PROVO, Utah – Brigham Young University professor Julie Valentine started her career as a forensic nurse, meeting with victims of rape and assault in the hospital and collecting evidence in rape kits.
Valentine’s job inspired her research.
“Soon after I started working in forensic nursing, I started to ask the question, ‘So what happens with all of these rape kits?’ We collect thousands of them. What happens to them? We give them to law enforcement, but then what happens?” she said.
She found some staggering results in a four-year study of four Utah counties.
“I found a submission rate within a year of a rape of only 22.8 percent, and these were all cases where the victim said ‘I want to prosecute,’” she said.
Valentine also found that the number one predictor of whether a rape kit was submitted for testing was purely in the decision of the investigating officers. She took her research to the capitol.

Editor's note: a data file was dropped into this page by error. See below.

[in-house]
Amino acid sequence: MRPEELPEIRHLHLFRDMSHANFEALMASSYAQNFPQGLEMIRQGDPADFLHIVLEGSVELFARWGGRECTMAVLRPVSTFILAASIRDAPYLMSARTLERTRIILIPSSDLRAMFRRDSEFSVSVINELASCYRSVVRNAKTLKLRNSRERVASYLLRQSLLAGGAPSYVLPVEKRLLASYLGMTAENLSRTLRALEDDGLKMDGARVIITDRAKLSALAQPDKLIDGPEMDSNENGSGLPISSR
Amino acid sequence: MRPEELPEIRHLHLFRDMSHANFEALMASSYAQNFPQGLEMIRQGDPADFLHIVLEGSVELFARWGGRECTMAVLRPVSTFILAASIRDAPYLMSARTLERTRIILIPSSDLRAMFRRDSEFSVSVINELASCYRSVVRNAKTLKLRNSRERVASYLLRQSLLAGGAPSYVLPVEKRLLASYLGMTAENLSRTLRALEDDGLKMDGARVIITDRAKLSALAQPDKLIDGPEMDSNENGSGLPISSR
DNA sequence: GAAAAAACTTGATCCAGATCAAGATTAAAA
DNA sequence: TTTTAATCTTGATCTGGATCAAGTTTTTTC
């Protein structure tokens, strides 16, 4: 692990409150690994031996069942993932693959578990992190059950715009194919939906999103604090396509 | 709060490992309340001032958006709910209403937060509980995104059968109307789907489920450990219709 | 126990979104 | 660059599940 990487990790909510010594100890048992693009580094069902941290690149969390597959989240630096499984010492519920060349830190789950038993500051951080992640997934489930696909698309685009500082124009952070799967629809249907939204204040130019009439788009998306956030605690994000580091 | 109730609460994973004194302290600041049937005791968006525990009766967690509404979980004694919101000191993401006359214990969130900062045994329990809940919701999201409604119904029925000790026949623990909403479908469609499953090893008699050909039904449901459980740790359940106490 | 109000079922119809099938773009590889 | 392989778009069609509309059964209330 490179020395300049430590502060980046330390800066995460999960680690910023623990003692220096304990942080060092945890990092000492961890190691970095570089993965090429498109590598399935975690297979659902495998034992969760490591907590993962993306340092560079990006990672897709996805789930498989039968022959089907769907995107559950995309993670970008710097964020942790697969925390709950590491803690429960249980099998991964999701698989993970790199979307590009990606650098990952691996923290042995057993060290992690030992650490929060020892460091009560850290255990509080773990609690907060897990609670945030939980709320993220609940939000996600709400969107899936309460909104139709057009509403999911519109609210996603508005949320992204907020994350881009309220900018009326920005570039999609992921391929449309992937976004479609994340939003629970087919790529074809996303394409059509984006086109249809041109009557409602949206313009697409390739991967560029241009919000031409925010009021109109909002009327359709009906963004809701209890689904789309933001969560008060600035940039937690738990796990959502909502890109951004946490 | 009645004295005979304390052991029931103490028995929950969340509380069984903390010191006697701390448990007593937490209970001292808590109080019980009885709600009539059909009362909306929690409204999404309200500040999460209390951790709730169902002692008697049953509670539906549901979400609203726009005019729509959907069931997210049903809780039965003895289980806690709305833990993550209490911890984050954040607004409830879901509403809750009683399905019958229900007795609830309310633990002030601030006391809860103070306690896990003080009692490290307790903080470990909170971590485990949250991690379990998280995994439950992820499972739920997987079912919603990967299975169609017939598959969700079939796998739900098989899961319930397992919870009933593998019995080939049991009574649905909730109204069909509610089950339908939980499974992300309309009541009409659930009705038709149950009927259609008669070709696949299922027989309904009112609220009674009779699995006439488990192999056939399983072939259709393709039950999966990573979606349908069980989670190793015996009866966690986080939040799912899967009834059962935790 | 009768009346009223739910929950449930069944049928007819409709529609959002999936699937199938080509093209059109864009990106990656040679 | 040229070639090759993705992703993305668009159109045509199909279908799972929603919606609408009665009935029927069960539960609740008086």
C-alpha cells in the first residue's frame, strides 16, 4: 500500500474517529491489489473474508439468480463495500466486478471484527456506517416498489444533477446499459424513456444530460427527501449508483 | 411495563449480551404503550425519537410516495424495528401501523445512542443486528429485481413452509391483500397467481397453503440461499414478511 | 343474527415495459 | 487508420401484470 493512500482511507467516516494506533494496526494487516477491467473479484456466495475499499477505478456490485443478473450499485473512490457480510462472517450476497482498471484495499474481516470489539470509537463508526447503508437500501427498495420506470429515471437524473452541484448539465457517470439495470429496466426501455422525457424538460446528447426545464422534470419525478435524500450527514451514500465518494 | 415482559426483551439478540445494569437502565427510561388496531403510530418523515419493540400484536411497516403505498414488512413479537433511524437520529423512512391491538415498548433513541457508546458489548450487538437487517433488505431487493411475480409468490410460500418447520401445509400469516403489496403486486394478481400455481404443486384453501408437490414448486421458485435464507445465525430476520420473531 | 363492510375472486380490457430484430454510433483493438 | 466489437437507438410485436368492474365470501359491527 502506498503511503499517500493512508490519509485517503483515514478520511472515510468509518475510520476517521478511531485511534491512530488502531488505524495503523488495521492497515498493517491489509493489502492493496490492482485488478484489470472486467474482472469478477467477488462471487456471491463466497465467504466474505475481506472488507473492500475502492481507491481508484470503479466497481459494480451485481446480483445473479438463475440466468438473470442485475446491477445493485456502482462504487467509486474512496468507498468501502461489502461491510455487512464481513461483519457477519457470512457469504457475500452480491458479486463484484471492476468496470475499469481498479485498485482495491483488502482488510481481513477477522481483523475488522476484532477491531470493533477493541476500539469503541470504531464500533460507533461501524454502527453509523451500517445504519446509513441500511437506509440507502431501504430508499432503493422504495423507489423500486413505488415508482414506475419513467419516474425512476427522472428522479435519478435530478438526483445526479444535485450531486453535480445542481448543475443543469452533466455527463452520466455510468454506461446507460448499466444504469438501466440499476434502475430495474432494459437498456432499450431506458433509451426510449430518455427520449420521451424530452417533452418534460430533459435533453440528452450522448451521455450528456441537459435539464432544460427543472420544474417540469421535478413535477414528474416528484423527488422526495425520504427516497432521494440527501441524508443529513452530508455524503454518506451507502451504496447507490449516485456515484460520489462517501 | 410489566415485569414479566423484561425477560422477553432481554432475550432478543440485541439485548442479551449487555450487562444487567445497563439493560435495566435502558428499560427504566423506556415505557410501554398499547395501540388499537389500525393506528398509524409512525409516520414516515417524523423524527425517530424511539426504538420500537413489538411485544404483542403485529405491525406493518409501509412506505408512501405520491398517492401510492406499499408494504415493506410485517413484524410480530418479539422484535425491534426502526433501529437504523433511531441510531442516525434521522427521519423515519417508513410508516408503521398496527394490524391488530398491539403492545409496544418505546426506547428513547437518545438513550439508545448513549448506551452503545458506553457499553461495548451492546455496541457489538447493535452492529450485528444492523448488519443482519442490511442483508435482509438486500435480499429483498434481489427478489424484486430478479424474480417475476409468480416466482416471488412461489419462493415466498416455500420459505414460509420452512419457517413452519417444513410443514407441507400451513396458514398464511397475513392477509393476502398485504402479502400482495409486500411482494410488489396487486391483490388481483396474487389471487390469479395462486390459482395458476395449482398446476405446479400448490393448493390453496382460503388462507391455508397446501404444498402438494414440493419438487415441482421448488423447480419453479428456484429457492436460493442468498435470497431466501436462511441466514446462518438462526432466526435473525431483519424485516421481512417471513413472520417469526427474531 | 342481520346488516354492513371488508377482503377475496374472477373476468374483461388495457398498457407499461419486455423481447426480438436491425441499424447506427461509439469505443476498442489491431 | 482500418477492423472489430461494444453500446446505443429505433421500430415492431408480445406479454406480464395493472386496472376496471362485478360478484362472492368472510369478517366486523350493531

“So House Bill 200 grew out of that. It’s saying ‘Let’s take away the subjectivity. Let’s test the rape kits.’ It’s objective findings. It’s DNA findings,” she said.
House Bill 200 will, first, make it mandatory for police to submit a victim’s rape kit to the state crime lab within 30 days. Second, it creates a tracking system.
“Victims can track their own kit, their own evidence from their body. This gives a lot of control back to victims,” Valentine said.
Finally, the bill will increase the amount of training officers receive regarding rape and assault cases.
Senate floor sponsor Todd Weiler is working to get the bill passed in the Senate.
“The real issue is not just getting senators to vote, saying ‘Yes, we should process the rape kits,’ but getting the funding prioritized over so many other good needs,” Weiler said.
The ticket price for this bill is more than $2 million per year.
“There’s a cost to testing all of the rape kits, but we also know there’s a huge cost for not testing the rape kits. The cost for not testing the rape kits is we have serial perpetrators that we can’t identify,” Valentine said.
The House approved the bill, and it’s now in the Senate awaiting debate.
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